Reflections on WDS 2012
The 2012 World Domination Summit wrapped up this past weekend.
And, unless you have been sequestered in a monastery, in silent meditation without internet access, you can barely get a pixel’s distance from the phrase World Domination Summit.
That is, of course, if you are on the web with any regularity and have a hunger for alternatives to the status quo and defining life on your own terms.
The World Domination Summit, or WDS, is a now-annual gathering of mindful revolutionaries, many of whom are internet entrepreneurs dedicated to a life of nonconformity (however one might define that term). Most people who attend WDS are cubicle escapees (see my friend, Pam Slim’s book, Escape From Cubicle Nation for more on that), or looking to escape, with a few brave souls seeking change within the confines of a traditional work setting.
As I mentioned in my pre-WDS post last week, WDS is the brainchild of Chris Guillebeau and his all-volunteer team. In its second year, WDS grew from 500 to 1,000 participants since year one, with a wait list of nearly 5,000 hopefuls who didn’t have the luck or a secret link to score a ticket.
Unlike the first year, which was far more intimate, this year’s event was pretty overwhelming for me. That’s not to say that last year’s Summit wasn’t overwhelming, but this year was really overwhelming. The older I get, the less I like crowds. Apparently, this aversion to so much stimuli made me a nonconformist in a sea of nonconformists.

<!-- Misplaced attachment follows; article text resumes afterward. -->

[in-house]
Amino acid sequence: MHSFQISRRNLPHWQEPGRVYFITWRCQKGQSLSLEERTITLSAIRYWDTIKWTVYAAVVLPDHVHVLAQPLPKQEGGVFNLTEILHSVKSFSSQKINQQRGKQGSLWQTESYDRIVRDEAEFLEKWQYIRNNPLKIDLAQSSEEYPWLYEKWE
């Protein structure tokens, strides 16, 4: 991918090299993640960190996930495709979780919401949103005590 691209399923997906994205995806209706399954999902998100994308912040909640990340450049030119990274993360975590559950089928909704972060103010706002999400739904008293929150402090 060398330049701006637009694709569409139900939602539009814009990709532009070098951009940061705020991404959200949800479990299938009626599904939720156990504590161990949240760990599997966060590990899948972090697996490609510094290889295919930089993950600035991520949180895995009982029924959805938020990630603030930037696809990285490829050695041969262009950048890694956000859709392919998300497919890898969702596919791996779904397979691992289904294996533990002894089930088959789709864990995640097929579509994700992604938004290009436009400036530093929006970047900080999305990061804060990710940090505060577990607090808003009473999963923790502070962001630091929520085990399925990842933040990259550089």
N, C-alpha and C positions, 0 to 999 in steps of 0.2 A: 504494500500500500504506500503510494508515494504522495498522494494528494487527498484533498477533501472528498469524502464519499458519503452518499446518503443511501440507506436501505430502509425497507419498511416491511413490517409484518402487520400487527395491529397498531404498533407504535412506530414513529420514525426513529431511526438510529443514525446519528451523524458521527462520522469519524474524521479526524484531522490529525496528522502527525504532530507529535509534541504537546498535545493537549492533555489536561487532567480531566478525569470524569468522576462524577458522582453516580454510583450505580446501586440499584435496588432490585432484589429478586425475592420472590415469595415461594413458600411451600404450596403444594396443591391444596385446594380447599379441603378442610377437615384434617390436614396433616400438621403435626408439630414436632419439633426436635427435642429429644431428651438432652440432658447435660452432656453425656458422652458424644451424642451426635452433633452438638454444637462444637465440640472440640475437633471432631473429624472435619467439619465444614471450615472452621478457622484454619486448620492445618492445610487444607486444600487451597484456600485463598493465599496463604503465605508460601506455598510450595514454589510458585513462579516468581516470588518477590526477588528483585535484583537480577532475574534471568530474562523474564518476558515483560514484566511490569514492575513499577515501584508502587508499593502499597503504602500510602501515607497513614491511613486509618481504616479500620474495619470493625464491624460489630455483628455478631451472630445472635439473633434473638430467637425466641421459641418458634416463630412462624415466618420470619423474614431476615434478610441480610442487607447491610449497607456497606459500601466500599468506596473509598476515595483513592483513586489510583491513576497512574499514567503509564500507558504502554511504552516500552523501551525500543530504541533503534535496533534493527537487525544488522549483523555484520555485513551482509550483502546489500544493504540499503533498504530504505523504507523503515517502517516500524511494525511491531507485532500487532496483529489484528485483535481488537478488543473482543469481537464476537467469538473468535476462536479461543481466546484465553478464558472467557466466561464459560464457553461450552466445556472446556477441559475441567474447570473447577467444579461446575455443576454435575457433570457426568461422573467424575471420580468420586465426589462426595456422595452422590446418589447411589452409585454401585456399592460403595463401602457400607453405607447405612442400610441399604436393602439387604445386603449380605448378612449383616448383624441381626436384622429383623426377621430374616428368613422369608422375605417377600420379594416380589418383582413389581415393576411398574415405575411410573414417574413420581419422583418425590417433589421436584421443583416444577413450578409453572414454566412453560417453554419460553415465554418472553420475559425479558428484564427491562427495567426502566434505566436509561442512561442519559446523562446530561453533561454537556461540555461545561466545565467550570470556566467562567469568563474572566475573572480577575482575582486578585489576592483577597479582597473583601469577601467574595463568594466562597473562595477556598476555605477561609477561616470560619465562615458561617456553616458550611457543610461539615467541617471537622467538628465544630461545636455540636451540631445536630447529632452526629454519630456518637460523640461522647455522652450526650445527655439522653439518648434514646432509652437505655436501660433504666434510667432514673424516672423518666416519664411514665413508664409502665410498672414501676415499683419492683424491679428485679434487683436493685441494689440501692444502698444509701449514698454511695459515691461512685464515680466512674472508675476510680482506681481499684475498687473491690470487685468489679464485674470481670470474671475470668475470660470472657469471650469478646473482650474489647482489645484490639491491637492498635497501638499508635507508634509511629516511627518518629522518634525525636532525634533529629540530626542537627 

But I don’t mind being the outsider’s outsider; I’m dedicated to telling the truth, my truth, about my experience at WDS in the hope that it will resonate with one, maybe two, people, that attended and perhaps didn’t feel 100% fab about the whole shebang. Now let me be clear, I mostly loved the event, as did many of the people with whom I spoke and as the reviews floating around the interwebs would attest, but I am a questioner. A seeker. A contrarian. And I am not swayed by group-think or mass feel-good-ism, or what, in this particular case, I am calling the WDS afterglow, that seems to have struck so many attendees.
The People are the Thing
WDS works because of the attendees. Yes, despite my non-love of crowds, the best part about the Summit is meeting people in the flesh that I had only previously connected with online. The speakers are amazing (big respect to Brené Brown, Pam Slim, Chris Brogan, Scott Harrison, and of course, to my friend and source of inspiration, WDS’ founder, Chris Guillebeau), but it’s less about the rock stars, than it is about the other entrepreneurs, writers, thinkers, and creatives that made the trek to Portland, OR from near and not-so-near to be surrounded by others who *get* their lifestyle.
It seems that 99.7% (totally unscientific) of the people at WDS were there because of my friend Chris Guillebeau. Chris has a soft-spoken manner, he is humble and often shy; definitely not someone who basks in the glow of the spotlight, so it’s been fun to watch him grow into his role of impresario over the last few years.